Radicals a bad influence on teenagers
I am worried that some radical lawmakers, and political parties and movements in society, have had a negative influence on young people.
This is a serious problem, not only as it relates to social harmony and stability, but also in regard to the long-term development of Hong Kong politics.
I am glad that, in recent years, more teenagers have expressed their views on current political issues, such as the chief executive's illegal structures, the suspicious death of June 4 activist Li Wangyang and the setting up of moral and civic education in secondary schools.
Their contribution must be appreciated and encouraged. But some young people are being influenced by irrational and extreme ideologies. Some radical lawmakers and political parties set a bad example through different media channels and young people may not fully understand a political issue and take action without fully considering the consequences.
I always appreciate that our teenagers are concerned about the issues that affect their city, but I would not like to see them adversely affected by radical ideas that lead them to take action that proves to be irrational.
In a diverse society like Hong Kong, we must accept and tolerate different viewpoints and look at various issues in a reasonable and realistic way.
Lawmakers and political parties should recognise they have responsibilities.
They should emphasise to young people the importance of expressing their views in peaceful and responsible ways.
Vincent Tang, Tsuen Wan
MTR took swift action on complaint
We would like to thank Juliana Chau for her letter ('Long wait for MTR's poor response', June 25), regarding the handling of her inquiry on noise from works being carried out at the MTR Corporation's Chai Wan depot last month.
To maintain and ensure safe and smooth running of the railway, welding and other works are conducted at depots.
Noise levels are closely monitored to ensure they stay within permitted limits.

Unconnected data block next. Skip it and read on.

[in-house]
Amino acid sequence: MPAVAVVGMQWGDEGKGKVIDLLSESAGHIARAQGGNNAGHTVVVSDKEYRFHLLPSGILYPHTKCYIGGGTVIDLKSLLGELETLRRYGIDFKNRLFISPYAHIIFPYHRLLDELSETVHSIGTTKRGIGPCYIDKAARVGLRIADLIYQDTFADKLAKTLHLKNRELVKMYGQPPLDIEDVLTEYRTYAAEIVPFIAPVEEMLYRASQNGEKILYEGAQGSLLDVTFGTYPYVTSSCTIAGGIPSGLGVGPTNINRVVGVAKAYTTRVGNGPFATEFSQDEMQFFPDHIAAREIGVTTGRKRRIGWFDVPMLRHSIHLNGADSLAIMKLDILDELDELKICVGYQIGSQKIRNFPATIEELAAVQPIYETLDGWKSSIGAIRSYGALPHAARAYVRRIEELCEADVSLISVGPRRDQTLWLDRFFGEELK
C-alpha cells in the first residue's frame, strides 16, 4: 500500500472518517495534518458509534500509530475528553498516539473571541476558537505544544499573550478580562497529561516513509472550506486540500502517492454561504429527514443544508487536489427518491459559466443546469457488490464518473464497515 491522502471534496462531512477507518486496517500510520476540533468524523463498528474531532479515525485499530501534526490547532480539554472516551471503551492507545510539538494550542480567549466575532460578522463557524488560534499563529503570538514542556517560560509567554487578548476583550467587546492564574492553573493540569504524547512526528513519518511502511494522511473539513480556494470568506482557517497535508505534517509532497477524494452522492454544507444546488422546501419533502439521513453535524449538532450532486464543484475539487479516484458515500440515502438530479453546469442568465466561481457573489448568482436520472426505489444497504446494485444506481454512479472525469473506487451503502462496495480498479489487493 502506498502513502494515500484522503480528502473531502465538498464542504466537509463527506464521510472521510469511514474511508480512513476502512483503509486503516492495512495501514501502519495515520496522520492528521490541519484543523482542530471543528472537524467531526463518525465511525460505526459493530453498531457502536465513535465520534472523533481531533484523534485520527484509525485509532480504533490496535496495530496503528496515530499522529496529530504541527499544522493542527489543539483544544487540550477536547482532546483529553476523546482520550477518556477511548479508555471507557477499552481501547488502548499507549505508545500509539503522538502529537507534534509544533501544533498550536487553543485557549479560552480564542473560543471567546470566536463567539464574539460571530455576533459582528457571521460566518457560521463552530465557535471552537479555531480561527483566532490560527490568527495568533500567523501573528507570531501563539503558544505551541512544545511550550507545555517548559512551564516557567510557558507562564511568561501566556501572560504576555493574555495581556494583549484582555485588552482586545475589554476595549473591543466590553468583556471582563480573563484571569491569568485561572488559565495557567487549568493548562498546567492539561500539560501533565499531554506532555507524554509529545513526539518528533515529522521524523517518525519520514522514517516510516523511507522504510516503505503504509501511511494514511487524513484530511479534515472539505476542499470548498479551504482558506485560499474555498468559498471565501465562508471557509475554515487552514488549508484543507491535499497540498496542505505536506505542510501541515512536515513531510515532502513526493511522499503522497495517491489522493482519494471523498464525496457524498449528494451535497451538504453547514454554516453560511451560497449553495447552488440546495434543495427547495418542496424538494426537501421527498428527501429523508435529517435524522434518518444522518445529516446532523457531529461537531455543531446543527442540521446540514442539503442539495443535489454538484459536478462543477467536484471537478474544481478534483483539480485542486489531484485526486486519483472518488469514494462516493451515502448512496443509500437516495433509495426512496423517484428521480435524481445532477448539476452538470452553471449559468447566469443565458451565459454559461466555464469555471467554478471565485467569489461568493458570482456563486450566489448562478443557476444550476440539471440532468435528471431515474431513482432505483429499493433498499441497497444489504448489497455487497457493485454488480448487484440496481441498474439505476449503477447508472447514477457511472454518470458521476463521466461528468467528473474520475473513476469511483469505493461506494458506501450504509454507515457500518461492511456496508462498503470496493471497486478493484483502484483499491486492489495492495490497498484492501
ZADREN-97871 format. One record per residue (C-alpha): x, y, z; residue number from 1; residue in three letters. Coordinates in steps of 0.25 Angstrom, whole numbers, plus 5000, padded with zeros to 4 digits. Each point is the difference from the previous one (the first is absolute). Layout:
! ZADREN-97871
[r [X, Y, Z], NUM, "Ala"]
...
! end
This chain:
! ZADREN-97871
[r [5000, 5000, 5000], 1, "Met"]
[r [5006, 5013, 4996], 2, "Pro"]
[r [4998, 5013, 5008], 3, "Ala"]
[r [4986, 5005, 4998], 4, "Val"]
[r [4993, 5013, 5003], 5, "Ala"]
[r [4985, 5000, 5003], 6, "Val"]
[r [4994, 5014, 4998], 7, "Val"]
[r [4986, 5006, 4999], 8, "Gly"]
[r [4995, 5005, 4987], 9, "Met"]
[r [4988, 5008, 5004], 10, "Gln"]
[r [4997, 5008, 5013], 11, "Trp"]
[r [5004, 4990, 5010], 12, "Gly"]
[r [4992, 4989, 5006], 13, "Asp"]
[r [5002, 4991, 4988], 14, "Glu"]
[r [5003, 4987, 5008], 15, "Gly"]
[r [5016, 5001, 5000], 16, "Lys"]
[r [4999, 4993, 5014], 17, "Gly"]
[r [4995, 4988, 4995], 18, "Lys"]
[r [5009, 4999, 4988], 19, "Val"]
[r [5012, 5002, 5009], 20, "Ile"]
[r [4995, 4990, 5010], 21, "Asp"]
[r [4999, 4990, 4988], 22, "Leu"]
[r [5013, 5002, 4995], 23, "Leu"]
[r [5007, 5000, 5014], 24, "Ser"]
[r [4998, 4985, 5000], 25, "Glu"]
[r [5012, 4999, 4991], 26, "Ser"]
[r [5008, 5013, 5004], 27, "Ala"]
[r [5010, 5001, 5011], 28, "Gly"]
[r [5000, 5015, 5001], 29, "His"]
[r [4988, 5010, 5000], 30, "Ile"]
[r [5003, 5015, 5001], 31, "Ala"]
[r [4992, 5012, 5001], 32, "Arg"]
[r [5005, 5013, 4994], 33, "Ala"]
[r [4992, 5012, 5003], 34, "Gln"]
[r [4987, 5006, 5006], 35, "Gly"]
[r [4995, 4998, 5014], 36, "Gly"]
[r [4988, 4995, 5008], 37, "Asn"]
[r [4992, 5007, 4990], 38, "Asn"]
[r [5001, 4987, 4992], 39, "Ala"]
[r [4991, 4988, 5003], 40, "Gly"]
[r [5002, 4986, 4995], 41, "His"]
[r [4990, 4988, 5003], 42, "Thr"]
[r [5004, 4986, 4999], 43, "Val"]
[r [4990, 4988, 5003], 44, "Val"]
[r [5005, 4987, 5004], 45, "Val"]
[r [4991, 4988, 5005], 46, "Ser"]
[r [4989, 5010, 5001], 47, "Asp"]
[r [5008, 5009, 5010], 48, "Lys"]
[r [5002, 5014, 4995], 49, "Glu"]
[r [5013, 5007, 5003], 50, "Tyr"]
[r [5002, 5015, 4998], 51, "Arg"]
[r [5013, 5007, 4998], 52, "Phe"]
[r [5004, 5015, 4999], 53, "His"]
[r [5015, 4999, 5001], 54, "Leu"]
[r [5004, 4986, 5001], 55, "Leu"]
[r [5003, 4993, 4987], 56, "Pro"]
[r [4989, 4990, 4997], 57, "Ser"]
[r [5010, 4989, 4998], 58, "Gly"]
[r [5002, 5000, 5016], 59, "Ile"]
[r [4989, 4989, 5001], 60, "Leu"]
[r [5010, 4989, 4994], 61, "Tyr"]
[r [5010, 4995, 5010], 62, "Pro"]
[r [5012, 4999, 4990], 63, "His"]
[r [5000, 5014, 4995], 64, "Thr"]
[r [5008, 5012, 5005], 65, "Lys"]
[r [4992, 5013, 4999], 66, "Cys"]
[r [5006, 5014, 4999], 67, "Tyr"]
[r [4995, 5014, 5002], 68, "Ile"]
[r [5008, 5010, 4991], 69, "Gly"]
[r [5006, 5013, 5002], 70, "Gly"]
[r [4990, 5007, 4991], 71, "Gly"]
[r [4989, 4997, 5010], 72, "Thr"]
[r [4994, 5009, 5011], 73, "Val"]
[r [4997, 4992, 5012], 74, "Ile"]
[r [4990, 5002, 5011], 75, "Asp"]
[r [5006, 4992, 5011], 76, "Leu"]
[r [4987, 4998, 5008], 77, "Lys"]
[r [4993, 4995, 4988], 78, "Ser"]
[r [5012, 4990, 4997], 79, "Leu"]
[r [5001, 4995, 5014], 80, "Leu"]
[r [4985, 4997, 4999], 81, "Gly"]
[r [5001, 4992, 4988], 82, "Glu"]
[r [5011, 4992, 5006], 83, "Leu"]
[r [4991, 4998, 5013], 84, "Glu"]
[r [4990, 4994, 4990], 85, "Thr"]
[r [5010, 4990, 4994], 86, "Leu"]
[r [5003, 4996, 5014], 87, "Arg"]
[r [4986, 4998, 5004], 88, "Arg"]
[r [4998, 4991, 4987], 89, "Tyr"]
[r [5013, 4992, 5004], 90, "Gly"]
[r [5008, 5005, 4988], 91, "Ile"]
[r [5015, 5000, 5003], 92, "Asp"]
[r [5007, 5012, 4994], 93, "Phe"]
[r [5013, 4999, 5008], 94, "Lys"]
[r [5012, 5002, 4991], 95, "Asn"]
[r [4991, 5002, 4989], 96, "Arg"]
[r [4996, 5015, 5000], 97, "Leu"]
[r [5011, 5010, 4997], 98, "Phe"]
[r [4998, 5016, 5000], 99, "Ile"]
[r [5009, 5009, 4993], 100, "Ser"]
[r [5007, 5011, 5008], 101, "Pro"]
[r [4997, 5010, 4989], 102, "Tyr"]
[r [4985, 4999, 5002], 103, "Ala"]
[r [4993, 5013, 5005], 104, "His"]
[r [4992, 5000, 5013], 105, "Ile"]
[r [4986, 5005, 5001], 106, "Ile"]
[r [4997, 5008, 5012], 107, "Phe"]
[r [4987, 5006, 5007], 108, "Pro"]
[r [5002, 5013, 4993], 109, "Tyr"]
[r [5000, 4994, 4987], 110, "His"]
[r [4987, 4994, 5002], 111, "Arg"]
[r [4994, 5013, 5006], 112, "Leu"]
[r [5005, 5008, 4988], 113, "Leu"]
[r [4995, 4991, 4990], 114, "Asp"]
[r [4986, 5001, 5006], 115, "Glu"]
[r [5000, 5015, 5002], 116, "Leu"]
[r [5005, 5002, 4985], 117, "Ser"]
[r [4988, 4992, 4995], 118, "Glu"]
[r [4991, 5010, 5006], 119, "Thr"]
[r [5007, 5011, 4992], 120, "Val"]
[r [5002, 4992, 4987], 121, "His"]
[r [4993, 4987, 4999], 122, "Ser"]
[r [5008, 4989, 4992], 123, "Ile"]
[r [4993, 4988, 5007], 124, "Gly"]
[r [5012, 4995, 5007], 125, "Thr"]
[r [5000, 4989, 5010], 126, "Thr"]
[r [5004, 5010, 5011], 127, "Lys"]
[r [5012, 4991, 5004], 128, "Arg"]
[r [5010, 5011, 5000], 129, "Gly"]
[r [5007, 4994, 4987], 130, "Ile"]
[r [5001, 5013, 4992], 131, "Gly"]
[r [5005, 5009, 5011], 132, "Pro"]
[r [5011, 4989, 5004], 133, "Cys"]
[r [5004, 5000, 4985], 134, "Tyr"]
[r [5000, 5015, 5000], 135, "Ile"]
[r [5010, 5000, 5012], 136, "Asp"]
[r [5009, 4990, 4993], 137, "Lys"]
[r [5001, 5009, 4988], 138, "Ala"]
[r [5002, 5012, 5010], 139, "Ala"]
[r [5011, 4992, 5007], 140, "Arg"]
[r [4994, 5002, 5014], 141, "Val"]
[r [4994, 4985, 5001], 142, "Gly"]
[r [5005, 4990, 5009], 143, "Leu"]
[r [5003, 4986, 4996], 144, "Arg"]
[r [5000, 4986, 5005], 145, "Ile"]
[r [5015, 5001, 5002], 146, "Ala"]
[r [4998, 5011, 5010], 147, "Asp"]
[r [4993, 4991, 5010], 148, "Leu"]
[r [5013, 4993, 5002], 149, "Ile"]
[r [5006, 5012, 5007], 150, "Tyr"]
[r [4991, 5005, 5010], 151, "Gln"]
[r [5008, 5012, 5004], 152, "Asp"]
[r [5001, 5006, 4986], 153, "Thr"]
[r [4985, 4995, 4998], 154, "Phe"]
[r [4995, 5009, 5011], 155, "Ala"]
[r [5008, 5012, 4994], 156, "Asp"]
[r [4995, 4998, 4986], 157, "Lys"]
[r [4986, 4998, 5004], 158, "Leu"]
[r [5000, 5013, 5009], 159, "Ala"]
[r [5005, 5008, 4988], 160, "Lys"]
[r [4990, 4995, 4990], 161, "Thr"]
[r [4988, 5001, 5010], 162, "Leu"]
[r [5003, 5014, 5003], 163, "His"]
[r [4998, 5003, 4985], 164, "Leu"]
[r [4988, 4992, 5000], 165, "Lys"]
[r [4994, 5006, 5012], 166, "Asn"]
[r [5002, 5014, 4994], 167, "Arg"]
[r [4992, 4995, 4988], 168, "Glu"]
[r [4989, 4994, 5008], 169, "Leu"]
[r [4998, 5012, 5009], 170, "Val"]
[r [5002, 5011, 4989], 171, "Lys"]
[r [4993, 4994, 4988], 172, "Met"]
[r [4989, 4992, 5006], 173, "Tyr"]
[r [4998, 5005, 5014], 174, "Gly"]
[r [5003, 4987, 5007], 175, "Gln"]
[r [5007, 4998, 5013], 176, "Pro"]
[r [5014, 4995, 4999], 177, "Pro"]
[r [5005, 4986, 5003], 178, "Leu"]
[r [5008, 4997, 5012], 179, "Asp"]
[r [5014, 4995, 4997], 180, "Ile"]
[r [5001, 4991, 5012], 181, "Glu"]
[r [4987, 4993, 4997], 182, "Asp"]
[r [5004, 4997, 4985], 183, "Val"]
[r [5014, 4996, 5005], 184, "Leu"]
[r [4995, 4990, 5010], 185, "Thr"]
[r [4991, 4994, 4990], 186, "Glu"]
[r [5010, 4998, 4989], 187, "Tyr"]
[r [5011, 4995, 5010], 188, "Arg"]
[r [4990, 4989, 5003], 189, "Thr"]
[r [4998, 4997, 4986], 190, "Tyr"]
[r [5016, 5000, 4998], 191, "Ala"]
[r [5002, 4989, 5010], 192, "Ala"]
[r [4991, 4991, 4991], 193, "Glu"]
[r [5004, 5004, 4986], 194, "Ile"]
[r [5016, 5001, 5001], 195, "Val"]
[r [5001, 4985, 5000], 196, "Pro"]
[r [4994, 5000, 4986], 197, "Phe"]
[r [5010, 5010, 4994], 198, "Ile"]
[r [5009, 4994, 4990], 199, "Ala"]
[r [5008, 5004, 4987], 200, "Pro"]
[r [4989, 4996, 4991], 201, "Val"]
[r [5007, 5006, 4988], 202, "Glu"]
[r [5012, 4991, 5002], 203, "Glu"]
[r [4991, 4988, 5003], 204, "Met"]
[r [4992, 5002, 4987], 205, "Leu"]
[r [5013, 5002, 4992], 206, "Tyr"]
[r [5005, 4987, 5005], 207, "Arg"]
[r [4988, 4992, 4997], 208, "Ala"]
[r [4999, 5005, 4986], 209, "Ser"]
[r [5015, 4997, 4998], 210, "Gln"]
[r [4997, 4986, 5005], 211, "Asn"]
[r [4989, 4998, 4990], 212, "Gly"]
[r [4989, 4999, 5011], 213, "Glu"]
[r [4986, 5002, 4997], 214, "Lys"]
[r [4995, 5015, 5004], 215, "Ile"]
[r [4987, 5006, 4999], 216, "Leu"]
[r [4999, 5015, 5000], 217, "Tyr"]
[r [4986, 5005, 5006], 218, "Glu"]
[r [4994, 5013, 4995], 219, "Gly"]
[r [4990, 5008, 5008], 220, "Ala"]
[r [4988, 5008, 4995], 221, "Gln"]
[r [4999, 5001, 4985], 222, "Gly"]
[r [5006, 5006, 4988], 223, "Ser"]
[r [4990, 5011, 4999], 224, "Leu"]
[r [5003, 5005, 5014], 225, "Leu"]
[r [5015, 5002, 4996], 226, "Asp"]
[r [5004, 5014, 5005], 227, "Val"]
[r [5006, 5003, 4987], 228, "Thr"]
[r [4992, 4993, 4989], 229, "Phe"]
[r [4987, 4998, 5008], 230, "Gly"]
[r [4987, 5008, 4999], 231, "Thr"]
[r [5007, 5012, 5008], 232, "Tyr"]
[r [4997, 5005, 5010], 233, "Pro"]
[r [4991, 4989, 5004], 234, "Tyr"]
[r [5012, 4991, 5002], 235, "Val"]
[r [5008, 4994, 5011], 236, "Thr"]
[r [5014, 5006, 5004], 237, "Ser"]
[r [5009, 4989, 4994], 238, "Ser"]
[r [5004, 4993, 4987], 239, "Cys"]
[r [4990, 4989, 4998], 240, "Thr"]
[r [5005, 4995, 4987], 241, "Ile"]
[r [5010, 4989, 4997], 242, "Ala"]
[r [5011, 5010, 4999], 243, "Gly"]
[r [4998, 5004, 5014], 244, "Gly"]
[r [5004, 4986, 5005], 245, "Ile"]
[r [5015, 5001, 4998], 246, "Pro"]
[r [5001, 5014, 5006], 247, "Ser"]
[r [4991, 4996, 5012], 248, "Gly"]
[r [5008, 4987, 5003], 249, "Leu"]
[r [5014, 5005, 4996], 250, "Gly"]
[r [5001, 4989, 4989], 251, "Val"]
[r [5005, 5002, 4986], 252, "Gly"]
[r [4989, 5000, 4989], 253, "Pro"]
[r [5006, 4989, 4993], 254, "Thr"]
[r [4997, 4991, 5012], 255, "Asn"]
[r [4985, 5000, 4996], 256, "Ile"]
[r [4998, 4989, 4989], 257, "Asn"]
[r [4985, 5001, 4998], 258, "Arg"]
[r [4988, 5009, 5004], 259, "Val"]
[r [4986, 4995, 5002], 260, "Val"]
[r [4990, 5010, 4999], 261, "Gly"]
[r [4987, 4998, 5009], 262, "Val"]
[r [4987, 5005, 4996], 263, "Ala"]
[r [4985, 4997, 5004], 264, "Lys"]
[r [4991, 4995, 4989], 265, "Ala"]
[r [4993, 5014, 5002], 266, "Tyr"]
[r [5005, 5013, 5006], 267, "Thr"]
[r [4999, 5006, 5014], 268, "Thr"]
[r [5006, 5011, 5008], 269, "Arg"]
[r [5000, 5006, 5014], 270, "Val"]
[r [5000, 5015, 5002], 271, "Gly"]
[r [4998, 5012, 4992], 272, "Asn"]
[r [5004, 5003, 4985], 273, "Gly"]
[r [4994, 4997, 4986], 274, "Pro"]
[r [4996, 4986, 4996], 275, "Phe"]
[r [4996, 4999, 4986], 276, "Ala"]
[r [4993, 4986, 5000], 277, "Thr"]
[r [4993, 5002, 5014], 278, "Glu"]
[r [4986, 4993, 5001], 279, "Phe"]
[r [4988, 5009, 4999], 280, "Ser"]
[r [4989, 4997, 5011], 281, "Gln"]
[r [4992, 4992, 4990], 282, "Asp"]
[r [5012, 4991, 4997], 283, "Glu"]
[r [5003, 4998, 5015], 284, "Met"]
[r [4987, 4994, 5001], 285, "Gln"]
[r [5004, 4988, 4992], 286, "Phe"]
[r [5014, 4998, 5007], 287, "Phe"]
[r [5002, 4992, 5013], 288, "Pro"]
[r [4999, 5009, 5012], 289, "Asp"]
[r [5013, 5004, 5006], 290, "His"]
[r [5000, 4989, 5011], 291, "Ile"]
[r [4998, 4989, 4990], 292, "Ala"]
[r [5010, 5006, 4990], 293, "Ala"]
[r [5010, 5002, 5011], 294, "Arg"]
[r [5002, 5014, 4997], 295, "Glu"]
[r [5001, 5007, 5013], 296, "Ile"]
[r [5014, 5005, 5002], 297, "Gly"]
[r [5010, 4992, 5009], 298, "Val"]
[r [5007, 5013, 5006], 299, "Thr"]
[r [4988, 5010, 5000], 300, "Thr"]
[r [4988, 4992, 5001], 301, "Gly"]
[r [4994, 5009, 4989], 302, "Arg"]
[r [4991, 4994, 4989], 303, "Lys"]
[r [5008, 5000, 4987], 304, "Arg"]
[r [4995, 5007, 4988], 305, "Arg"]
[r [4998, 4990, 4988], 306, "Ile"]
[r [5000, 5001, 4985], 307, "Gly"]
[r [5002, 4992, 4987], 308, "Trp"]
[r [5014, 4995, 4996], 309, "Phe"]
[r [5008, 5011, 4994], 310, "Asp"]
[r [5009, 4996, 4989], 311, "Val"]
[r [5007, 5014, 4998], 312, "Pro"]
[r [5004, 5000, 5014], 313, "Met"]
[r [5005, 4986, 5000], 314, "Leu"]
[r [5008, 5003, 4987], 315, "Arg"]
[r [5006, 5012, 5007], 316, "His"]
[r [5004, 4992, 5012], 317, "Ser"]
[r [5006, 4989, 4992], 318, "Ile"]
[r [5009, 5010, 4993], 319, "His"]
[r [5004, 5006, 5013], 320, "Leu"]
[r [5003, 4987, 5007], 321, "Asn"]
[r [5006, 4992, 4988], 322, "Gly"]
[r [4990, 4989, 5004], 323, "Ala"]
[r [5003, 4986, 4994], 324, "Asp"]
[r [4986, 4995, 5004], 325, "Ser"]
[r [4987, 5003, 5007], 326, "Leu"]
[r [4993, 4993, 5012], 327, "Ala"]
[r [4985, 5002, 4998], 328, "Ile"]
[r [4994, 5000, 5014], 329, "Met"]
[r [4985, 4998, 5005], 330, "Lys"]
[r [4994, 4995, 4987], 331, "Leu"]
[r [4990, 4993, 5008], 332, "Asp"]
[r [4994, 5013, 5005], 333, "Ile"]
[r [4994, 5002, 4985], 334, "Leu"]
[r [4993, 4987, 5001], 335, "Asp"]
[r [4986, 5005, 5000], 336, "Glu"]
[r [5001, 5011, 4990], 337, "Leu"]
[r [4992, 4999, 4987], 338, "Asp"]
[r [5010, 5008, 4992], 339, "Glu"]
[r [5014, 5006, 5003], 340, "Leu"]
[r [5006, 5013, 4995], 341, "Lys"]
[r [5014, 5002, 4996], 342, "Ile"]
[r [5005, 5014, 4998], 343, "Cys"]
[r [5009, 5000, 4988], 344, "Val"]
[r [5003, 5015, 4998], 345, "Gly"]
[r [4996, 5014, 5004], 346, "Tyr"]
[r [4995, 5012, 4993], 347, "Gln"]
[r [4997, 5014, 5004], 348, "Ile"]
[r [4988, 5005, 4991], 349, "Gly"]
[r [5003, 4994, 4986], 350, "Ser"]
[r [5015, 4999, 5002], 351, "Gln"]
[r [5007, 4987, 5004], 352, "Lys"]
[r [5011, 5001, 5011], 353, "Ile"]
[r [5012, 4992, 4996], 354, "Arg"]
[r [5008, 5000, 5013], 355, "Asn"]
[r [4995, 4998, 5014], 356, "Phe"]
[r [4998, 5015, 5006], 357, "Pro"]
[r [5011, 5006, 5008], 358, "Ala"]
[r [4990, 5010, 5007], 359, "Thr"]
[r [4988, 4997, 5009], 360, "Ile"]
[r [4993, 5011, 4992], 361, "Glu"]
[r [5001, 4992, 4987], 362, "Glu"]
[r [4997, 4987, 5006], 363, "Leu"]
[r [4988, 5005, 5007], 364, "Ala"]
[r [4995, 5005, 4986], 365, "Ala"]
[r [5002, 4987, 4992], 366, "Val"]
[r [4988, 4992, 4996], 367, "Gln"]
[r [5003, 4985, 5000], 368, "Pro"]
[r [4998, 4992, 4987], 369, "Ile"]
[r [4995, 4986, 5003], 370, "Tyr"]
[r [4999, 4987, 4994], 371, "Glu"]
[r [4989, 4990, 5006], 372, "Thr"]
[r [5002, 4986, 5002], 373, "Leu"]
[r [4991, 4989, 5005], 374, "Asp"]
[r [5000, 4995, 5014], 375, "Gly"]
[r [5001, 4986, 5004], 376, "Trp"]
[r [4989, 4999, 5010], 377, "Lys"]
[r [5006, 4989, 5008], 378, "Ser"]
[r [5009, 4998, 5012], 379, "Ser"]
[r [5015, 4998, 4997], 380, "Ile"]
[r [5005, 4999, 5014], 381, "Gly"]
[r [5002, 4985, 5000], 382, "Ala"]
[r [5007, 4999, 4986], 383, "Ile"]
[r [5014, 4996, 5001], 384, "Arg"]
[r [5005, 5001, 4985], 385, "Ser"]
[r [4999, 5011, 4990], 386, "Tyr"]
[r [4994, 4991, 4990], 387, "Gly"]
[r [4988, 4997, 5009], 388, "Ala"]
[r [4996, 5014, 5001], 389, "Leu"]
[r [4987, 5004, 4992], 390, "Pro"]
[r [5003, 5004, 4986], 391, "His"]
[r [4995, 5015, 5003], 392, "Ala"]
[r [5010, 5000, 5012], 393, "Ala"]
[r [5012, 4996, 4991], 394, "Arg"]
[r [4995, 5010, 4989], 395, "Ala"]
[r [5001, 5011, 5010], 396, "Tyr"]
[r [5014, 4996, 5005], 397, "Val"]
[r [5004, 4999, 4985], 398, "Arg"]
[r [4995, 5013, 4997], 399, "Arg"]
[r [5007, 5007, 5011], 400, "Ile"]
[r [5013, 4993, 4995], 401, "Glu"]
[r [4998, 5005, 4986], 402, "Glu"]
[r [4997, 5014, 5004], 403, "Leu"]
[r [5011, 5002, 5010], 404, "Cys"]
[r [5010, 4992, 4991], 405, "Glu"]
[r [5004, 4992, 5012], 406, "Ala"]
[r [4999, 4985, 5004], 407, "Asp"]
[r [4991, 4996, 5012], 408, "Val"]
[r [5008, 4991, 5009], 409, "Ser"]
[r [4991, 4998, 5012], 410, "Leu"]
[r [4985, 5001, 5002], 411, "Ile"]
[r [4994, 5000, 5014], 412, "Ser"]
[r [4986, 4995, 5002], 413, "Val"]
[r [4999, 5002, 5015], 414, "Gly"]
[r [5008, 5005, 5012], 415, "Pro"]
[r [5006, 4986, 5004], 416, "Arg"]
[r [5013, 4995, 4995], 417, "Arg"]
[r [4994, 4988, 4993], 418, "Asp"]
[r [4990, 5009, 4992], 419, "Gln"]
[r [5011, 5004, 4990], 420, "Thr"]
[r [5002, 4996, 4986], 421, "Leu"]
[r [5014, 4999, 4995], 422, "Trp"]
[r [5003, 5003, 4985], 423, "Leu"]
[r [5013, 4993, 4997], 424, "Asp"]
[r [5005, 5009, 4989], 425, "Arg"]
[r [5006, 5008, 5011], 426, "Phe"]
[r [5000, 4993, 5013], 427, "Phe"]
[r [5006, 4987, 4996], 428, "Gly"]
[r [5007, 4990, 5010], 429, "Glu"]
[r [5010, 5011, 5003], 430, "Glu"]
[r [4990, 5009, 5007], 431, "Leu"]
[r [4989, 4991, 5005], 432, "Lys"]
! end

The noise at Chai Wan depot was caused by welding works and after receiving the inquiry, immediate action was taken to check the noise level, which was confirmed to be within permitted limits. Further measures were also taken to reduce noise levels by using a canvas sheet to cover the works area.
MTR hotline staff received calls from a Heng Fa Chuen resident about the noise on the mornings of June 5 and 6, but the resident did not leave a phone number for staff to call back to provide updates on their findings. Nevertheless, staff did immediately refer the case to the relevant department for follow up.
On June 7, Heng Fa Chuen Estate management office referred a similar inquiry to the hotline.
Staff called the resident on the same day to explain the works being done and that they were due to be completed on June 8. Prior to June 7, the estate management office had already contacted the depot to pass on the resident's comments and had contacted the resident afterwards with information about the works.
Our findings indicate the MTR hotline and estate management office had responded immediately to the different inquiries and the depot followed up quickly. Indeed, the staff members concerned from all the work units involved say they tried their best to offer assistance to the resident.